In 1994, Hilary Mantel joined the Council of the Royal Society of Literature, where I was working as Secretary. She was in her midforties, and her sinister and hilarious fourth novel, Fludd, had been a big hit with our President, Roy Jenkins. Her fellow Council members warmed to her immediately. Matronly, but always beautifully dressed, she combined clear thinking with a cracking sense of humour, frequently shaking with laughter at the RSL’s eccentricities. So it was always a disappointment when, ahead of meetings, a note in her bold, steady hand curled out of the fax machine: she was ill, she couldn’t come, she was sorry. What was the nature of this illness?
In 2003 her memoir Giving up the Ghost was published. I took it on holiday to Scotland, and read it in one great gulp. Then I understood. Asked what triggered the book, she admits that she never intended to write a memoir, and that it came about almost by accident. The sale of a weekend cottage in Norfolk moved her to write about the death of her stepfather, and from there ‘the whole story of my life began to unravel’. It is a story that crepitates with ghosts. She lays down provisions for them, stocking her larder with more food than she and her husband could ever eat, cramming her freezer with meat and her airing cupboard with spare linen. Some of the ghosts have names. Within the first few pages we are introduced to her dead stepfather, Jack, who manifests himself as a ‘flickering on the staircase’. Then there is the daughter she never had, Catriona, who is gifted at all sorts of things Hilary is not – driving, dealing with money, making curtains. Mostly, though, these ‘wraiths and phantoms’, which she believes flap around us all, can’t be precisely identified. They creep under carpets and into the fabric of curtains, lurk in wardrobes and under drawer linings. They represent versions of ourselves that might have been. ‘When the midwife says, “It’s a boy”, where does the girl go? When you think you’re pregnant and you’re not, what happens to the child that has already formed in your mind?’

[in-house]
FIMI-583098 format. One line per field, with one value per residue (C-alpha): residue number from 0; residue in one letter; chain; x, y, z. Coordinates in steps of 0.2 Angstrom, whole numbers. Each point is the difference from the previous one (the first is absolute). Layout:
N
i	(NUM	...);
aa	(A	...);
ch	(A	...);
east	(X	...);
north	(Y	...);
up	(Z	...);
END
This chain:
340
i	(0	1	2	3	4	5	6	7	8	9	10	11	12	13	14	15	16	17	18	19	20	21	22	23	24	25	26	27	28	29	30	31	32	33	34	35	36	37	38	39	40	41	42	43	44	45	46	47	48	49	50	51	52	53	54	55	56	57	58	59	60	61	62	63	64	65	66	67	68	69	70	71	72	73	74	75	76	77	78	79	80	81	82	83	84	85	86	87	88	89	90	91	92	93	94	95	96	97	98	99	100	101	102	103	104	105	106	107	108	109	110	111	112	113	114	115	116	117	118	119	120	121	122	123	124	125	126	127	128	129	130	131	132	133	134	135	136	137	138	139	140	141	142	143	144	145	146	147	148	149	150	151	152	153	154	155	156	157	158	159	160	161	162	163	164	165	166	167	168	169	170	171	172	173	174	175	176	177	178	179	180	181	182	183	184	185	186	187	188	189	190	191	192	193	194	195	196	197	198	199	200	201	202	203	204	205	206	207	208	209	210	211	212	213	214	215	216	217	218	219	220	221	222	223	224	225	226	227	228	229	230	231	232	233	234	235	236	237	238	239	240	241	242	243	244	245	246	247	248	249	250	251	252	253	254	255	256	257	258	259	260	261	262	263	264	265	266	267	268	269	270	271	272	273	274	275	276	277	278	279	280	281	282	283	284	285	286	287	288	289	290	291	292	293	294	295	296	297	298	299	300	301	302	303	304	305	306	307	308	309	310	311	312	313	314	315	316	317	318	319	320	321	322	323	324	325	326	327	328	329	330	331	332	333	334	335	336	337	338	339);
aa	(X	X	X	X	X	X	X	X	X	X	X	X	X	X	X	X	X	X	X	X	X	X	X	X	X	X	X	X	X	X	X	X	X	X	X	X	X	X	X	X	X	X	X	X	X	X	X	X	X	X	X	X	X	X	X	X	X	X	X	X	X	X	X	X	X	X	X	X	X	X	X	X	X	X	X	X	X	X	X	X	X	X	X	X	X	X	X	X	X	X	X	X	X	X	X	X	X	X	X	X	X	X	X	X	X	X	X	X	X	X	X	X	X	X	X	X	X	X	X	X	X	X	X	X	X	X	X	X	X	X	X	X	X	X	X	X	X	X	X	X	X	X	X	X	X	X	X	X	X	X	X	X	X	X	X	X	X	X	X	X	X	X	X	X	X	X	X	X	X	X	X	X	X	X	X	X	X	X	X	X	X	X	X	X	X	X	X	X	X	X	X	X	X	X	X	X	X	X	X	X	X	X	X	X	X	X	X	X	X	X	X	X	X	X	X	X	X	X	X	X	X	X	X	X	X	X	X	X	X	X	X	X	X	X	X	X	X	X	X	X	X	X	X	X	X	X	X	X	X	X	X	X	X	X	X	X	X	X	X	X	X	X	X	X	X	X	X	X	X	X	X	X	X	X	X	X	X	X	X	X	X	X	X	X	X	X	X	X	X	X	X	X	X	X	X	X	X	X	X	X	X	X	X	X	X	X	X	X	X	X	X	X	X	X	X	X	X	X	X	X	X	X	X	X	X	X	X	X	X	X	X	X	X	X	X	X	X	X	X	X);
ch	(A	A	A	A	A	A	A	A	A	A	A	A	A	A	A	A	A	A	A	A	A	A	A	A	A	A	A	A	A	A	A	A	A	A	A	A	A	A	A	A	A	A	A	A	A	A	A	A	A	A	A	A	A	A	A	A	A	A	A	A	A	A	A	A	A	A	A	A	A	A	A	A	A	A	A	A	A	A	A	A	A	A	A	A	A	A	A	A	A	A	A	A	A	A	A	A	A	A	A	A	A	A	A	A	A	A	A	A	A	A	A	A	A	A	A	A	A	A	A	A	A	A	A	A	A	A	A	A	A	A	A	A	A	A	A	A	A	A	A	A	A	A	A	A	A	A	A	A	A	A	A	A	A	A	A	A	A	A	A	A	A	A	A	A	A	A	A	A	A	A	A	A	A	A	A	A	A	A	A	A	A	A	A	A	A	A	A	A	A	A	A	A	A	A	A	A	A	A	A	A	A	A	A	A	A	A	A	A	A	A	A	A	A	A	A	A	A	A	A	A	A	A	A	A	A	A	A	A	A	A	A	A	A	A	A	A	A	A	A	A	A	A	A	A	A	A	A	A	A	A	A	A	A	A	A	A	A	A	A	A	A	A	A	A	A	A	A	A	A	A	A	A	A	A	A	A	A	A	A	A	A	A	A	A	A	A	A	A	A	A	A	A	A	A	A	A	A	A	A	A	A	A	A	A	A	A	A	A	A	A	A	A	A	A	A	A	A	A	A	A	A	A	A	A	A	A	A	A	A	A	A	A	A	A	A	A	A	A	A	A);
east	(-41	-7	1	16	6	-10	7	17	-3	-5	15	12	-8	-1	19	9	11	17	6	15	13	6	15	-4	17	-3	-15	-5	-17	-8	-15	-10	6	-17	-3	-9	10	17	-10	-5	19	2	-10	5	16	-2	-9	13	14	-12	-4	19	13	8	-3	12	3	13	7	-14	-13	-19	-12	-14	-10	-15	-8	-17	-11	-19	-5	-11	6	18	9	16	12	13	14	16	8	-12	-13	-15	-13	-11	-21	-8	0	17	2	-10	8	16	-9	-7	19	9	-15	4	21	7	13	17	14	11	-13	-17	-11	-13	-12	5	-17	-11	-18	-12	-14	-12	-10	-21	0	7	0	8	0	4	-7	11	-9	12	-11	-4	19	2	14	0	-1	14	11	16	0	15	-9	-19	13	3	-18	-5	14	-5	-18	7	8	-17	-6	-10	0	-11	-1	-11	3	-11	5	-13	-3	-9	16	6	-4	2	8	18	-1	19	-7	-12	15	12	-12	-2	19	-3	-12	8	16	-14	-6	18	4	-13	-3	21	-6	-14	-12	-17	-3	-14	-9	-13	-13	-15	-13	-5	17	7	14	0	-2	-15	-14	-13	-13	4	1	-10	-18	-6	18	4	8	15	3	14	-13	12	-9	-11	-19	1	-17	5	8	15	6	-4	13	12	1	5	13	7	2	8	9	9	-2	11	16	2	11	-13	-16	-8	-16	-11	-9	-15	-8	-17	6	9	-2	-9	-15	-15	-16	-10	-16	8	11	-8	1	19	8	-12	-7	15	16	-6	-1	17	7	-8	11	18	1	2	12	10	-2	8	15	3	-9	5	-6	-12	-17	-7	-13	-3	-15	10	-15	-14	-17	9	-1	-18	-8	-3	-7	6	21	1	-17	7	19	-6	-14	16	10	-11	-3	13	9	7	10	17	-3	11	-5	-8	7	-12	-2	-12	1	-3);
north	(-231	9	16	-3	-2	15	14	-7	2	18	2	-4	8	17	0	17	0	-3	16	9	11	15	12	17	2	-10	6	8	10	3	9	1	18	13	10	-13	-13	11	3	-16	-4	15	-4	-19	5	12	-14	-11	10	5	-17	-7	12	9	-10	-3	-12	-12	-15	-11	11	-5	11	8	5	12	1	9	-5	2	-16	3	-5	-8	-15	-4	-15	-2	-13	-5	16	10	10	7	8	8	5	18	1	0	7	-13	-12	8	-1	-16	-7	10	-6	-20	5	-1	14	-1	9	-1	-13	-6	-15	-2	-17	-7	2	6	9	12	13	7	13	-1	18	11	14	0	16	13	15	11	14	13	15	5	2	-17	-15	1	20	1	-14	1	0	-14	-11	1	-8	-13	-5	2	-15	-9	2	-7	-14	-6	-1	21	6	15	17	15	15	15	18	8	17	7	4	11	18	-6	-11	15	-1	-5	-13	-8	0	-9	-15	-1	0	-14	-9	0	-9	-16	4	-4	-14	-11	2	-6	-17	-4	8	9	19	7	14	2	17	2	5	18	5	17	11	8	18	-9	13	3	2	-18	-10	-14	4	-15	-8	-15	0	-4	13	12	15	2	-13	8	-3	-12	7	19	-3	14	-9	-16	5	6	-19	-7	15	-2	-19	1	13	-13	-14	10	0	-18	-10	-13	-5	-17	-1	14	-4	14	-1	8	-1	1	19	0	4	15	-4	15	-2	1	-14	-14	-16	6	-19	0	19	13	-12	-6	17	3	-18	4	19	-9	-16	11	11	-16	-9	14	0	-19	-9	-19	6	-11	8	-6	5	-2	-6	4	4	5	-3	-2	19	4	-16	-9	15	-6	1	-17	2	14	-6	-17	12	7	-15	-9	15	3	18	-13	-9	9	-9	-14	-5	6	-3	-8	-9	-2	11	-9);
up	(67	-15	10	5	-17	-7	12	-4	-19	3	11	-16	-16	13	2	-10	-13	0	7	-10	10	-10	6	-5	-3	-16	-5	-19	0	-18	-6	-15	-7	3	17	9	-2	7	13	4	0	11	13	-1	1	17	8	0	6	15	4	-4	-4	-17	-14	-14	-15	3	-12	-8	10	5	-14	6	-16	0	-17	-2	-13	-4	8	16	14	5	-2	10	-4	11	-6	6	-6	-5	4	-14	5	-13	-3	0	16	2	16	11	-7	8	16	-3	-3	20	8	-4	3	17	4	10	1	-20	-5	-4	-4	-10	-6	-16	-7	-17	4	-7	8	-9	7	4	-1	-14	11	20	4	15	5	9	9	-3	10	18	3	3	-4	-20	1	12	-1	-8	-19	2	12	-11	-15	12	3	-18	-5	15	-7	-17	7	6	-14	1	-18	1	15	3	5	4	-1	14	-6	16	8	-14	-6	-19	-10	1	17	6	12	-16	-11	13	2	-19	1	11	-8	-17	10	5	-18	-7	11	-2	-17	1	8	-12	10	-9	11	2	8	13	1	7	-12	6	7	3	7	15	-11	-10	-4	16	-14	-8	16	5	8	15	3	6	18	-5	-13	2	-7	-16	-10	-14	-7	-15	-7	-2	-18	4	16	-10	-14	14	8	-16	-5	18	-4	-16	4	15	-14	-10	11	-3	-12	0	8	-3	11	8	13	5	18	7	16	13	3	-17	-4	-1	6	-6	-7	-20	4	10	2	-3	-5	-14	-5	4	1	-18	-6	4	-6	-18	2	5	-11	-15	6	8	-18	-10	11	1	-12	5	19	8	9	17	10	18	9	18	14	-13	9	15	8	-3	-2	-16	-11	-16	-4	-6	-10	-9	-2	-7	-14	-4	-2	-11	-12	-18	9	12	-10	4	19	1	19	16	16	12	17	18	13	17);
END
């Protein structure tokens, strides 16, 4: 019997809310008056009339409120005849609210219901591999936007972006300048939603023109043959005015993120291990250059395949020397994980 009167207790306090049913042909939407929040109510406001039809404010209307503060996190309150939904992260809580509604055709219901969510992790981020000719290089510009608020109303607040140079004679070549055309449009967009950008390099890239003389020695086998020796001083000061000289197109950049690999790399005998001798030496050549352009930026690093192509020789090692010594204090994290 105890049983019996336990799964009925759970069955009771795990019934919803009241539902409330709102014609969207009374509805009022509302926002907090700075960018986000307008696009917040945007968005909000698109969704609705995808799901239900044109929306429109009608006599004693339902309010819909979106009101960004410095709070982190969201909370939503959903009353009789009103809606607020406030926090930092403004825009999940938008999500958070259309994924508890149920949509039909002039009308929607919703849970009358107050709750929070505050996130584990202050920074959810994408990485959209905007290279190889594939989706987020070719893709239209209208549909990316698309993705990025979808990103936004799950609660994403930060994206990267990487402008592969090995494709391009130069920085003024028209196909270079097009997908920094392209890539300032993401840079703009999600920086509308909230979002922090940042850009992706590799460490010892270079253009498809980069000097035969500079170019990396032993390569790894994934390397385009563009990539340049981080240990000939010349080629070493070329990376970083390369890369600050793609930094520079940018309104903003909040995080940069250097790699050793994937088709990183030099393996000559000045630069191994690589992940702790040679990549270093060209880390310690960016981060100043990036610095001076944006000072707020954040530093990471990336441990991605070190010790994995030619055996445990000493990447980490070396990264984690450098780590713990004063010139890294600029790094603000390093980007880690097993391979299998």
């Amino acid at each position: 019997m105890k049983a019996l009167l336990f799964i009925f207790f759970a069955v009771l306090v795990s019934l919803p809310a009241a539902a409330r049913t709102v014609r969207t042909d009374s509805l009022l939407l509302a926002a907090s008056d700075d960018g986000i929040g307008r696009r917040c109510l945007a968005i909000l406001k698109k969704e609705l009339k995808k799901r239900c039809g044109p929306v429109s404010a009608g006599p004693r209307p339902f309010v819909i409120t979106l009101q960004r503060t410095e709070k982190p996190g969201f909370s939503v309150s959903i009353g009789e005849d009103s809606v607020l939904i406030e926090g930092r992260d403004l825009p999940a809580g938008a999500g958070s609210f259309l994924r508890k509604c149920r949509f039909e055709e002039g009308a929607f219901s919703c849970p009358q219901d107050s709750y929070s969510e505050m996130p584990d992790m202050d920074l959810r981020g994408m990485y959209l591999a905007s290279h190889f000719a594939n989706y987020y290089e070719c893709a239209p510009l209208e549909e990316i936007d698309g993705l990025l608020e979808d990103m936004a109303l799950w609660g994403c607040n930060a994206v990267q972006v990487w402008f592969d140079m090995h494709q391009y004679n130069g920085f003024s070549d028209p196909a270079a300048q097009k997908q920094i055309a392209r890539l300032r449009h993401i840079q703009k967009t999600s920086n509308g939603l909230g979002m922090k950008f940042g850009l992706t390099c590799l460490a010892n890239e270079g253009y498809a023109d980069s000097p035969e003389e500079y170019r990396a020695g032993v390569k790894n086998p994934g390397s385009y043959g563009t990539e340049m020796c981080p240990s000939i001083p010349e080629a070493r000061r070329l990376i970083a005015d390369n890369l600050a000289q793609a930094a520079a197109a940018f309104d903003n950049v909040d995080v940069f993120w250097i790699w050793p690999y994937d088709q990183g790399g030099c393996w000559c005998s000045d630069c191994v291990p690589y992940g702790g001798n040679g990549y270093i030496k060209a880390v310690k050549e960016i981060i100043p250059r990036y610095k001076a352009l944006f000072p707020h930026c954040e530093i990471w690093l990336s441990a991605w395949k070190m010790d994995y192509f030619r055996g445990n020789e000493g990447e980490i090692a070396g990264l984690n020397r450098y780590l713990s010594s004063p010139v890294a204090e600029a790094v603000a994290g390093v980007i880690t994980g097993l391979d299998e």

Mantel has suffered more might-have-beens than most; but her childhood begins happily enough. Born into a working-class Catholic family near Manchester in 1952, she was for some years an adored only child ‒ ‘Our ’Ilary’ (‘my family have named me aspirationally, but aspiration doesn’t stretch to the “H”’). She is brilli
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